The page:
Author: Joy Kirr
This was another recommendation from a colleague about a way to completely transform the classroom. As someone who’s still getting his feet back in the waters, any advice passed along my way is always appreciated.
If I were to summarize this book in one sentence: put the students’ best interest first.
Kirr spends time talking about the major shifts she has made in her classroom, all starting from very small changes. Each change shifted her classroom culture, which caused her to implement another… and another.
I appreciate she’s actually speaking from experience and not merely from something theoretical.
There’s no doubt education is going through a transformation. Between the disruption of technology, unlimited access to information and the automation of our cognitive jobs (“white collar” work), our bell-style “sage on a stage” education has to change.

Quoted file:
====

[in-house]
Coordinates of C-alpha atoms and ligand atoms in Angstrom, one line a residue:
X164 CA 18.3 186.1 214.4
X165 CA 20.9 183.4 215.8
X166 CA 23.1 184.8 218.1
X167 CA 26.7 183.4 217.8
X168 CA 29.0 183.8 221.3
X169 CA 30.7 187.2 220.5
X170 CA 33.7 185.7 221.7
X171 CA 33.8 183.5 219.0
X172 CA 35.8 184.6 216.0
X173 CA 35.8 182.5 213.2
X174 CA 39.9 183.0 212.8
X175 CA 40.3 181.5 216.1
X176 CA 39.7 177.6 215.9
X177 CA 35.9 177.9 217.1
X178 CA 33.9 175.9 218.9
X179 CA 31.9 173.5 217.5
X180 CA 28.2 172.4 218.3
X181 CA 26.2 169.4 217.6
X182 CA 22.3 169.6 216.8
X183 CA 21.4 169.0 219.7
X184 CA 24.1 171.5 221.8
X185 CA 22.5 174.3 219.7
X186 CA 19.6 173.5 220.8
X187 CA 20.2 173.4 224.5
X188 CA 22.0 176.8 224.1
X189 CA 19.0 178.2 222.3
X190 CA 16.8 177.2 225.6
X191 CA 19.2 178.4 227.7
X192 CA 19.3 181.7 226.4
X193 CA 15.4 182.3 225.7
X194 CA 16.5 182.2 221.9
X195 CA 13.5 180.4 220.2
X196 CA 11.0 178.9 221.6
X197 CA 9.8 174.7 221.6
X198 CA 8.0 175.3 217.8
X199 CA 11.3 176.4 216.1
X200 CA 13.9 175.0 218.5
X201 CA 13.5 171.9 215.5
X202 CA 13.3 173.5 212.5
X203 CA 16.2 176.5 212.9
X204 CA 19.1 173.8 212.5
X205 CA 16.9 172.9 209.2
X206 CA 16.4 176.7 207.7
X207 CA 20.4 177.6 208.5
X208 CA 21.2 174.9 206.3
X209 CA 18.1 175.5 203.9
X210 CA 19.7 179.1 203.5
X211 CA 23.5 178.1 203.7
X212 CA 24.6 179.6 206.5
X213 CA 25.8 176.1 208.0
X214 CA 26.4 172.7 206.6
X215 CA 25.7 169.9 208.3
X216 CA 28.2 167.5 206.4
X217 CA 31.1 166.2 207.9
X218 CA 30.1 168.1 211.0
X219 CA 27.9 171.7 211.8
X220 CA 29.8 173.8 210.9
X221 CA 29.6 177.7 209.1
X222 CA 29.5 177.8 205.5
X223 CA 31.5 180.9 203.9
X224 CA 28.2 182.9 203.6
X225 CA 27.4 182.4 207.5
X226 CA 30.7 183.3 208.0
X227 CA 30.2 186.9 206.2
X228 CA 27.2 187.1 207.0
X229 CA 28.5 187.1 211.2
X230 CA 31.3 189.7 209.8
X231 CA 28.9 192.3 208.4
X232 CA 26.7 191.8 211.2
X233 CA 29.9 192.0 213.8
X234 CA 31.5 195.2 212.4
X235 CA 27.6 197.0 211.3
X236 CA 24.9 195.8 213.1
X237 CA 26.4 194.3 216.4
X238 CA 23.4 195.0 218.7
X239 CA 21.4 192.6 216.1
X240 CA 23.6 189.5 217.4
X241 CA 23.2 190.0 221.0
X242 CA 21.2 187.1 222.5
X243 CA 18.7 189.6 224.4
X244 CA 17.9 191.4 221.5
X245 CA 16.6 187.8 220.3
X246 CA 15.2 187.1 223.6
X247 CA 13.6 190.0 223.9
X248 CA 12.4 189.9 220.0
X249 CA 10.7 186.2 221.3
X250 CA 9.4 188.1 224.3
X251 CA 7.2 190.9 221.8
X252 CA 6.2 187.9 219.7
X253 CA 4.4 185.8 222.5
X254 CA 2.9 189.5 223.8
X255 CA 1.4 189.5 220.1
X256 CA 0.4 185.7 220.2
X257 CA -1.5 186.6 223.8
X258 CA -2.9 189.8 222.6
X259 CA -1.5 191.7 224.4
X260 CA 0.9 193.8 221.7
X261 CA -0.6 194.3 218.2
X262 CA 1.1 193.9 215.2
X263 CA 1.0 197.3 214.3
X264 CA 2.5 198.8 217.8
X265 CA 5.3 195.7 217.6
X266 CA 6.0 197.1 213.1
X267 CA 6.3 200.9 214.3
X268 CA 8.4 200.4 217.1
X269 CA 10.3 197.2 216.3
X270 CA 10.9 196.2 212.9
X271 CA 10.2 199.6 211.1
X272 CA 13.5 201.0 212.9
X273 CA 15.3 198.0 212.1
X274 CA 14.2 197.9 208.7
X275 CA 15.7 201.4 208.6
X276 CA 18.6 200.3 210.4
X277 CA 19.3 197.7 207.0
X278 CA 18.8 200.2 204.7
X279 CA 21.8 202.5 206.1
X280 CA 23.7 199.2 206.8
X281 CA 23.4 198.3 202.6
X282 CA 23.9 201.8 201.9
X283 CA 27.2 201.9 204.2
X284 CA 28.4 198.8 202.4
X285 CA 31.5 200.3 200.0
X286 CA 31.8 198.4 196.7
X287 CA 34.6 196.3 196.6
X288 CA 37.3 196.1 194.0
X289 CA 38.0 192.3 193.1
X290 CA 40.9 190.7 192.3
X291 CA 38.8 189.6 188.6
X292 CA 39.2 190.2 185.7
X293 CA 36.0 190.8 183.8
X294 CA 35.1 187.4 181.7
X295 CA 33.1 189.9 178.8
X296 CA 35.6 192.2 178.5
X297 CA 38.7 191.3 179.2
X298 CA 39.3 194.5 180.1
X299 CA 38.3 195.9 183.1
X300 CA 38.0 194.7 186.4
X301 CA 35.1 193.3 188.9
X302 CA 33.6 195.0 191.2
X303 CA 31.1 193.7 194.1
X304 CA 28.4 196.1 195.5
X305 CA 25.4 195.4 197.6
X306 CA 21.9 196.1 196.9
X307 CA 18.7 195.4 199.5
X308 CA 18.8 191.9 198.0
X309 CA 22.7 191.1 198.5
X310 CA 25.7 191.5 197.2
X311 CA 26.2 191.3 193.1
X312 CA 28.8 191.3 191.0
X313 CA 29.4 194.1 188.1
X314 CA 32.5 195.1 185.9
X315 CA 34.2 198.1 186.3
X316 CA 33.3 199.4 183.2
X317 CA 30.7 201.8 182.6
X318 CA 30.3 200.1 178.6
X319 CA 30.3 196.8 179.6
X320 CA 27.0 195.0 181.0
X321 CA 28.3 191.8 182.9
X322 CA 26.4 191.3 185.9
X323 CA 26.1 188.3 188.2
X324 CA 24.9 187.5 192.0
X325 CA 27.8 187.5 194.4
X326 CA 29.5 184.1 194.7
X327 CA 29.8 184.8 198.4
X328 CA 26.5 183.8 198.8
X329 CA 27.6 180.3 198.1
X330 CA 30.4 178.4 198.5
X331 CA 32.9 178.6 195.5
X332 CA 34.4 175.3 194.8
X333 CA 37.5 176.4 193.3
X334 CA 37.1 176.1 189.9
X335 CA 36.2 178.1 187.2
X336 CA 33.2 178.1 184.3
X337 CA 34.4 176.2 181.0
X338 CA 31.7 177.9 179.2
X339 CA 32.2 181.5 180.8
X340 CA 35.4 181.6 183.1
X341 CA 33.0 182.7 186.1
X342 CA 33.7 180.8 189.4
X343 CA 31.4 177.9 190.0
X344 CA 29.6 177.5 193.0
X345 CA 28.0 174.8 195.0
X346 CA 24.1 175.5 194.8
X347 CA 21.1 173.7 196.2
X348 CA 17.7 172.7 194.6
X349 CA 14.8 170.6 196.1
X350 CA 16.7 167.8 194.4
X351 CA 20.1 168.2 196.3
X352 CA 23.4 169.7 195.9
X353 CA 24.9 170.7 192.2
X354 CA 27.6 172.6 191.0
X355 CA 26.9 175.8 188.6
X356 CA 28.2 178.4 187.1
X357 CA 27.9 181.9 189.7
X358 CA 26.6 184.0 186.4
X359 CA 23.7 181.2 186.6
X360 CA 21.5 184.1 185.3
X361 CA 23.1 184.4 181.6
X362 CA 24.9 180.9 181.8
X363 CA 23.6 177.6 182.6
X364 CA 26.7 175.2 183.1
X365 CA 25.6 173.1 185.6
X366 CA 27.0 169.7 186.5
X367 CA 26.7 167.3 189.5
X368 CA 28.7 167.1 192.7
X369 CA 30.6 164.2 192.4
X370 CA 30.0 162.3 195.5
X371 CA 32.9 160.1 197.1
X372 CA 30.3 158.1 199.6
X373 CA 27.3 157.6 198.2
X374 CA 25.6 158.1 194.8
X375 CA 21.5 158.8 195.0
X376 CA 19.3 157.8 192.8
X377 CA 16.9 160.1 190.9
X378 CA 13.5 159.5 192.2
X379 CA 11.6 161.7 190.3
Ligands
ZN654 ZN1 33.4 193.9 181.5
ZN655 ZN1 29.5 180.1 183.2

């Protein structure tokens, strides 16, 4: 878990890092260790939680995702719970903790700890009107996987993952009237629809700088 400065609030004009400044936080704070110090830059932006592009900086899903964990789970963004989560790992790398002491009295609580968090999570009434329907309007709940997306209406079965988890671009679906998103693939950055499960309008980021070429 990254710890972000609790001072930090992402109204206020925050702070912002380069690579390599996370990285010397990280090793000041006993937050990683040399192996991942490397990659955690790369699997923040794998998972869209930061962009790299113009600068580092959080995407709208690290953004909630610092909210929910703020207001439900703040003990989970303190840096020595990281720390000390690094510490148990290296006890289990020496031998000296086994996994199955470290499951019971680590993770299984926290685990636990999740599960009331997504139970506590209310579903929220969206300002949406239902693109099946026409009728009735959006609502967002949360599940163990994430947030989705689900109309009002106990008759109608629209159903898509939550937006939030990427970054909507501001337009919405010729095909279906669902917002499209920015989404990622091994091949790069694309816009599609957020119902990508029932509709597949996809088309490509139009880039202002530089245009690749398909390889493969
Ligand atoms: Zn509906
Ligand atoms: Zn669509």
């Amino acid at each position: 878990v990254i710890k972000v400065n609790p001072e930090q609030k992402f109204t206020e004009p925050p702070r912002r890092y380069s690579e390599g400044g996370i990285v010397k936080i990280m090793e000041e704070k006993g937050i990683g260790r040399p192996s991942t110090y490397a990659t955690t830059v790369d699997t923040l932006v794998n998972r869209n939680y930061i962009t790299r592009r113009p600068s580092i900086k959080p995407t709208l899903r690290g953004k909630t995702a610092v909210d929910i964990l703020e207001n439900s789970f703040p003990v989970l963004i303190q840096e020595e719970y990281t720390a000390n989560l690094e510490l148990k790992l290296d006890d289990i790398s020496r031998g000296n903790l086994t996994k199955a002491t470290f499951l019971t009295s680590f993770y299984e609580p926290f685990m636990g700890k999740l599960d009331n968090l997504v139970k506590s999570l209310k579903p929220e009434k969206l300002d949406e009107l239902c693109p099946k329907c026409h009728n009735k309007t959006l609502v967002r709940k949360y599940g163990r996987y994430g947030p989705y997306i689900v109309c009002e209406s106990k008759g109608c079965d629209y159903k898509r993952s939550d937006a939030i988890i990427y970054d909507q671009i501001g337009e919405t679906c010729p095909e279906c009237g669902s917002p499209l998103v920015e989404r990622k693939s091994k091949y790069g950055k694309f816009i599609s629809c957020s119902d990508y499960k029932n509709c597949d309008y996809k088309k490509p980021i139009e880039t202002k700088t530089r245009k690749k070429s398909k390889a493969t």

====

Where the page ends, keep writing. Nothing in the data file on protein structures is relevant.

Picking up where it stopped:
Kirr understands this and the shifts she makes in her classroom are a reflection of it.
There are a few chapters I highlighted and noted to death (especially the chapter on grading – my goodness that chapter is solid gold) and there were a few sections I personally wouldn’t use. Twitter, for instance, is something she strongly advocates educators use to chat with others.
I closed my Twitter account months ago for many reasons (even after having a solid following), but the biggest one is its ability to take away my focus. I would rather be creating content and reading deeply, rather than curating small bytes of information that would require me to do the deep work anyway. This is just a personal stance.
What I loved, and don’t see very often in books about educational practices, is Kirr does not back away from the struggles to make this type of classroom work. She does not present her class as some kind of utopia for implementing her changes.
She speaks about the struggles with getting the students on board, her colleagues and the parents.
I have already begun shifting my classroom before reading this book, but now I’m ready to make some bigger leaps.